Douglas Gayeton’s Lexicon of Sustainability educated thousands about the basic terms and principles that define sustainability in our food system. Now, Gayeton is inviting motivated teachers in schools throughout the US to join the food literacy education initiative Project Localize™. Learn how a group of inspiring high school students from Iowa ‘hijacked‘ Gayeton’s artwork to become the original ‘Localizers,’ and what happened when they took their art to policy makers in Washington, D.C.

Filmmaker and photographer Douglas Gayeton and producer Laura Howard-Gayeton gave sustainability a vocabulary when they created The Lexicon of Sustainability. Their digital, almost three-dimensional, images of people, animals and earth in agriculture made a bridge between sustainability as a concept, and sustainability that you can see in photos and understand through the words written on them in a chalky white scroll.

The Lexicon of Sustainability’s ‘information artworks‘ debuted in community-curated pop up art shows throughout the US, educating thousands about the basic terms and principles that define sustainability. Mike Todd, an environmental education teacher at Ames High School in Iowa, was one of the volunteer curators to host a Lexicon show. Todd’s passionate 11th grade students helped to organise the event, and the community came to view it. Both Todd’s students and the locals were impressed with and intrigued by Gayeton’s images, but, in their opinion, something was missing from the photos: none of the farms pictured were in Iowa.

Iowa is home to 30 million acres of farmland and ranks first in the nation for corn and soybean production, growing 2.1 billion bushels of corn and 525 million bushels of soybeans. Todd’s students were curious if their state had a local, sustainable food system like the other states they were seeing in the photos. As it turned out, Iowa has a beautiful web of local farmers, an alternative story of Iowa agriculture worth documenting.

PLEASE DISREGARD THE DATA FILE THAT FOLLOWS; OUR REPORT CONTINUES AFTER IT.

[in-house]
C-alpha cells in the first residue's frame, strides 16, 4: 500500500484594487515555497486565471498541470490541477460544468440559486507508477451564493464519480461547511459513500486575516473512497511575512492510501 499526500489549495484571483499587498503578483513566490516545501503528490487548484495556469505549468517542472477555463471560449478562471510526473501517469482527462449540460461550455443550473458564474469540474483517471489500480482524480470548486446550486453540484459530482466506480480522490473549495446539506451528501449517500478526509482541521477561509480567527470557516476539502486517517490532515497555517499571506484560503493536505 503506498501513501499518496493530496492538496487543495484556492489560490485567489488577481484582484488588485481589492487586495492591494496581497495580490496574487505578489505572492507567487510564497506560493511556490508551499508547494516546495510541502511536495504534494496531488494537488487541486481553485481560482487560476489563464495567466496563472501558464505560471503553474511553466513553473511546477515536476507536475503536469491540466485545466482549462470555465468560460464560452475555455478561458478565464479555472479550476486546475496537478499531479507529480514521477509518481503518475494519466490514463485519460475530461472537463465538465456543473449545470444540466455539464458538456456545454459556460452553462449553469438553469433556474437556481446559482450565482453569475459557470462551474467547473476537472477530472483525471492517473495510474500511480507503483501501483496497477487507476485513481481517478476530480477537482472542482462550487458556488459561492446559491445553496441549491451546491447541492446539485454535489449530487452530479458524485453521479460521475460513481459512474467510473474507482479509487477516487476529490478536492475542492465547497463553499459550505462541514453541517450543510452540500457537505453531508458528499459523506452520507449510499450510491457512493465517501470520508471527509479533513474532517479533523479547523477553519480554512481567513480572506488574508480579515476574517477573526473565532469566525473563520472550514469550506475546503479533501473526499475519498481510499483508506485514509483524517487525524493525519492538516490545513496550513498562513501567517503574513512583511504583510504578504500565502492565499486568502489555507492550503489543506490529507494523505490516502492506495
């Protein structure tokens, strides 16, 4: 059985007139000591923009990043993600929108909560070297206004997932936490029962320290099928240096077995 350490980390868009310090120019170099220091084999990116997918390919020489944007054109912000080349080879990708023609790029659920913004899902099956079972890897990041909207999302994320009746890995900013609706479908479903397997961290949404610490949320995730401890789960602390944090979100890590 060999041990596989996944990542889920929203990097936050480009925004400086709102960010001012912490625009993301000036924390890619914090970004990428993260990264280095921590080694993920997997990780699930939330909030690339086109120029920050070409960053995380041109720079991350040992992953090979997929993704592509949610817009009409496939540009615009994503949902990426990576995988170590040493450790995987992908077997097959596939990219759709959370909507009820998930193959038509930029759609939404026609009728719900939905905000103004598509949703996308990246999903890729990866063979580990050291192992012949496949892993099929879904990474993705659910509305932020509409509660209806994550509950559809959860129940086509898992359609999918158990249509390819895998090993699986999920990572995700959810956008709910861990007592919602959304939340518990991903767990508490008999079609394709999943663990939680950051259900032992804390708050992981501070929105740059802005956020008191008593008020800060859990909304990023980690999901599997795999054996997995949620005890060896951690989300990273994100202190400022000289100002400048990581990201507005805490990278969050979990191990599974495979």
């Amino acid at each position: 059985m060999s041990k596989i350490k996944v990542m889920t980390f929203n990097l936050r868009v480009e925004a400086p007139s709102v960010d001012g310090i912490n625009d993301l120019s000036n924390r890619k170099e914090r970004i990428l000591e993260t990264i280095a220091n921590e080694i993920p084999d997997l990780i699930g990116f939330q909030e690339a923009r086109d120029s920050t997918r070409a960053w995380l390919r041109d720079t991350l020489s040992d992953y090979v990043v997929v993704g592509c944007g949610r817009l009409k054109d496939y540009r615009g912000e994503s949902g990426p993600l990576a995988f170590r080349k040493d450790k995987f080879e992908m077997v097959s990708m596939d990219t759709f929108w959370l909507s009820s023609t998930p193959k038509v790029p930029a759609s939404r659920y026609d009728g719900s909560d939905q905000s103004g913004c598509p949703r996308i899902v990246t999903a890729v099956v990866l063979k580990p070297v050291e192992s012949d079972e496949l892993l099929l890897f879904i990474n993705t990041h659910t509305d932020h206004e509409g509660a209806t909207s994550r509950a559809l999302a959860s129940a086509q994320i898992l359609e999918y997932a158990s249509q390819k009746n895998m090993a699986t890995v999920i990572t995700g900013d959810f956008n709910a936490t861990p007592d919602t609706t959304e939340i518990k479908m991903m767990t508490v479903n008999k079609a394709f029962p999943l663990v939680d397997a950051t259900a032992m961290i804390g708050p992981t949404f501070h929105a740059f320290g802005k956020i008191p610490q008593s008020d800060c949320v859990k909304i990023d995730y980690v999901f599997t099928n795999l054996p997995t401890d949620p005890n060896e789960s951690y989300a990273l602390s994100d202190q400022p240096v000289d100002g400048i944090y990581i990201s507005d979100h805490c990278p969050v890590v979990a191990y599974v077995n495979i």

So, Todd asked Gayeton if he would show his students how to document Ames’ hometown farmers in the Lexicon’s likeness. California-based Gayeton obliged and flew to Iowa. With cameras in hand, Gayeton, Todd and 75 of his students visited three farms and began to document what sustainability looks like in Iowa, and to map the state’s sustainable food system. With this trip, Project Localize was born.

Gayeton explains, ‘When students complete Project Localize, they are no longer just passive recipients of information. They become artists, historians, activists and journalists.’

After the students visited the farms, they sat down at their computers and began to upload the thousands of digital photographs they had collectively gathered. Gayeton mentored them closely via Skype calls and emails from California. Over the course of the next few months, disjointed images, potentially mundane, were transformed into thought-provoking collages, addressing key theme in sustainability.

Throughout the process of uploading and editing, the students continued to talk to the farmers to ensure that their white scroll – telling the stories of the watershed, terrior, permaculture, or the intricacies of a soil food web – was accurate and easily understood.